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Tuesday, April 3, 2012

Noir: Goodis Steps Into The Limelight



David Goodis: Five Noir Novels of the 1940s and 50s

by ALAN CRANIS on APRIL 3, 2012 
Fans of David Goodis long have argued that his moody works are worthy of more than mere cult status and should be revered on the same level as Jim Thompson, Cornell Woolrich and even the twin titans of hard-boiled crime fiction: Dashiell Hammett and Raymond Chandler.
These fans will probably be among the first to applaud Library of America’s new collection of FIVE NOIR NOVELS OF THE 1940S AND 50S, pointing to it as evidence of Goodis’ worthiness and rightful place in the development of American crime fiction. The rest of us should be grateful that these otherwise hard-to-find works are now available in a sturdy and comparatively bargain-priced edition.
Unlike Hammett or Chandler, Goodis didn’t use detectives or similar crime solvers as his protagonists. Instead, his central figures are either petty criminals or simply members of everyday life caught in a hopelessly downward spiral.
In 1946′s DARK PASSAGE, a man named Parry is accused and sentenced for the murder of his wife. Certain of his innocence, Parry escapes from prison, assumes a new identity, and tries to find his wife’s murderer while desperately keeping one step ahead of the law.
In 1947′s NIGHTFALL, commercial artist Jim Vanning only dimly recalls his involvement with the violent robbery that now has both criminals and police pursuing him.
Nathaniel Harbin, in 1953′s THE BURGLAR, leads a small group of thieves that serve as sort of a surrogate family, until he falls for a woman that might take his life in a different direction.
Walter Kerrrigan is haunted by his sister’s mysterious death in 1953′s THE MOON IN THE GUTTER, and his search for the truth reveals much about his own lost dreams. Finally, 1954′s STREET OF NO RETURN focuses on a Skid Row bum who traces his decent from success as a famous crooner to destitution and loneliness.
 
As inventive and alluring as these plots and characters are, the real reason for reading Goodis — and perhaps why his longtime admirers have fought so long for his recognition — is the unforgettable ambience his prose style creates. A frantic, hyperintensity drives most of the narrative in DARK PASSAGE, while memories and recollections of his life flash through Parry’s mind like streaks of lightning.
The utter hopelessness and destitution of those who live on the streets in cities like New York, San Francisco or Goodis’s home town of Philadelphia is conveyed in most all of these novels, with expressionistic descriptions of colors, hues of light, unsympathetic weather and the endless cascade of sounds — like sirens, screams, car engines and breaking glass — that fill every moment.
 
At other times, the action or exchanges of the characters create immediate and accurate impressions of their plight, such as the unforgettable opening chapter of STREET OF NO RETURN, where a group of men sitting against the outside wall of a flophouse take the better part of the chapter to reaffirm what they all first thought: that they need another drink, but none of them have the money.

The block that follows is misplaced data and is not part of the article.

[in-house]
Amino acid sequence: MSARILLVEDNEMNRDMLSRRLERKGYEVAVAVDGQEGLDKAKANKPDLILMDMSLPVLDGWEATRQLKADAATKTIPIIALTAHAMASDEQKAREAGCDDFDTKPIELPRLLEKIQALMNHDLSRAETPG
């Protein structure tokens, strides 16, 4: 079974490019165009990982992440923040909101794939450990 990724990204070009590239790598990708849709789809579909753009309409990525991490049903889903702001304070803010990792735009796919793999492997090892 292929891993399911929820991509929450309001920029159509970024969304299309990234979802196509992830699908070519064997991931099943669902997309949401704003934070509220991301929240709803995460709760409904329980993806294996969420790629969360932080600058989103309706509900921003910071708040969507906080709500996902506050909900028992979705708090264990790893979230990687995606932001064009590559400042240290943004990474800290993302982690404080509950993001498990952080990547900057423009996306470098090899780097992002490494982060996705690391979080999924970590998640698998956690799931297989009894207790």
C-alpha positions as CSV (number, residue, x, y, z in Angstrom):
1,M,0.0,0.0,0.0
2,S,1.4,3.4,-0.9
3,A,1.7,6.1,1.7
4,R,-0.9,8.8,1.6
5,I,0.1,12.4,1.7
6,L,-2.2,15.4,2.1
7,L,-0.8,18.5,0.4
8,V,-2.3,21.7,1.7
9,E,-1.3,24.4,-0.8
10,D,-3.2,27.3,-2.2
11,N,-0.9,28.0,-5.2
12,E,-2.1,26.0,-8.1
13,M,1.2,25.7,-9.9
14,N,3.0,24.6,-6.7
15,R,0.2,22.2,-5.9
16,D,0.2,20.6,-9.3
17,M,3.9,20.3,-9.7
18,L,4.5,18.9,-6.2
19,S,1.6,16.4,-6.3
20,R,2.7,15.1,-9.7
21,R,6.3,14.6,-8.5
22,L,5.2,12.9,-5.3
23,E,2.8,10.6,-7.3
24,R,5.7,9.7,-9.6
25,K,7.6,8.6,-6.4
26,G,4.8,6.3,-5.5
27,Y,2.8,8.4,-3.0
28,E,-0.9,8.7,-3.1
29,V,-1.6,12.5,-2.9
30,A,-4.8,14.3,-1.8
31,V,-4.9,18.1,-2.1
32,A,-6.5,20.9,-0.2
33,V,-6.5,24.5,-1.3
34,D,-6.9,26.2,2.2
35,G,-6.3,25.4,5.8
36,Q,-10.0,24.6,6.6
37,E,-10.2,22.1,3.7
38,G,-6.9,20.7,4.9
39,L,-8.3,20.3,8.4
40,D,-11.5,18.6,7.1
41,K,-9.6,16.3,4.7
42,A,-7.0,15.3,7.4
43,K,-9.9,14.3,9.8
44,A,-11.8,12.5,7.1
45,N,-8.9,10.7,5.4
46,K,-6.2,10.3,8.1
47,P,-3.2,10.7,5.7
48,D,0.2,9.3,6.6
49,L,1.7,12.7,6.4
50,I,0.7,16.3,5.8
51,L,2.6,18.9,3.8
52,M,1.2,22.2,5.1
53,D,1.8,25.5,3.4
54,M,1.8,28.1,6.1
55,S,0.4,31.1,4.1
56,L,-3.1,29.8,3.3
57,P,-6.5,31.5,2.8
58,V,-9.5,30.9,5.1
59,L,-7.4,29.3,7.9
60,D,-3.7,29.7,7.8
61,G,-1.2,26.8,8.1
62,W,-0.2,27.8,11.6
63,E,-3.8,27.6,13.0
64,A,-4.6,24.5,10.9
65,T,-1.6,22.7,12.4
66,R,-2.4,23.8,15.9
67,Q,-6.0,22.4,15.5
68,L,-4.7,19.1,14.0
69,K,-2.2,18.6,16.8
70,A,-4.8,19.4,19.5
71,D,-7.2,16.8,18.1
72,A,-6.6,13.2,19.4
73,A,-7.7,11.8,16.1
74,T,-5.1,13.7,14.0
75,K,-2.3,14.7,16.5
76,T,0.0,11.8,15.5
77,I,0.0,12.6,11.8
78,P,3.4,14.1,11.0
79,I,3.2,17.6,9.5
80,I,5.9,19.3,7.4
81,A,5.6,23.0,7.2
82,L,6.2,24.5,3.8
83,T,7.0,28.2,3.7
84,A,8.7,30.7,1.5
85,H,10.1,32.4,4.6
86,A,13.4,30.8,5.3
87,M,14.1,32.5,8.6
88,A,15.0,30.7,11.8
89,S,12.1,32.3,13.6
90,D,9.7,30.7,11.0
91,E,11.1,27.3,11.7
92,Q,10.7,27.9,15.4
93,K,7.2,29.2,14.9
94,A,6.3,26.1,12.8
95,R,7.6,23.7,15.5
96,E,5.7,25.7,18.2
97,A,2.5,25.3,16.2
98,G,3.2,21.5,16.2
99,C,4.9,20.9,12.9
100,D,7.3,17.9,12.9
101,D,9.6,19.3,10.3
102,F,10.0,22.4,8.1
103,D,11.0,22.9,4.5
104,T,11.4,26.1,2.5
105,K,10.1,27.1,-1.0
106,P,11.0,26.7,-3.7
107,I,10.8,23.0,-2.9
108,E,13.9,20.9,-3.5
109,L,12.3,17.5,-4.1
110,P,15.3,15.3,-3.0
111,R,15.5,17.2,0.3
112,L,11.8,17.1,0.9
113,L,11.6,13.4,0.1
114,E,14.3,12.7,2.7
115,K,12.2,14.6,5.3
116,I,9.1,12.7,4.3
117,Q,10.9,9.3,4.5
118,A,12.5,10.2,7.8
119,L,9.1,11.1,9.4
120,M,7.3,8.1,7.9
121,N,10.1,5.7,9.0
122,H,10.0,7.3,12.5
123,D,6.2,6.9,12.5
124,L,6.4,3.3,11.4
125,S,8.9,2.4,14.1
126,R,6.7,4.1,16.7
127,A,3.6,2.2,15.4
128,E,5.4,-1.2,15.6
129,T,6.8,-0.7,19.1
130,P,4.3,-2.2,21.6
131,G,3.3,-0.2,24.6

Interior monologues and memories are also where the author’s style stands out. They not only occur at expected moments, like the opening of MOON IN THE GUTTER where Kerrigan again visits the site of his sister’s death, or when the one-time crooner in STREET OF NO RETURN recalls his past shortly after waking to another dead-end day, but at unexpected times of panic, flight or extreme anxiety, as in several of the novels.
In each instance, the recollections and impressions fill several sentences and at times entire paragraphs with rapidly expressed conclusions that are nonetheless debated yet another time. Or it’s something seen that the character simply can’t or refuses to believe is happening. Whatever the instance, such moments add to the intensity of the story, like a snowball growing in size as it rolls downhill, even when nothing much is actually happening. And like much of Goodis’ dialogue, they lose none of their strength or fervor in the passage of time since their original publication.
 
Editor Robert Polito, who previously included Goodis’ DOWN THERE in Library of America’s 1997 collection of CRIME NOVELS: AMERICAN NOIR OF THE 1950S, provides a chronology of the writer’s life and career, as well as notes on the text and publishing history of each inclusion. The recent renewed interest in Goodis and his influence has resulted in several essays and books, most acknowledged by Polito in his notes on the text.
For as long as noir fiction has been discovered, rediscovered or discussed, critics have wrestled with a definition of what exactly distinguishes fiction as “noir.” Yet for all these revisions, none have excluded those characteristics found in the works of Goodis. That’s one of several reasons why this collection is essential reading and a must-have for any devoted reader and lover of crime fiction. —Alan Cranis

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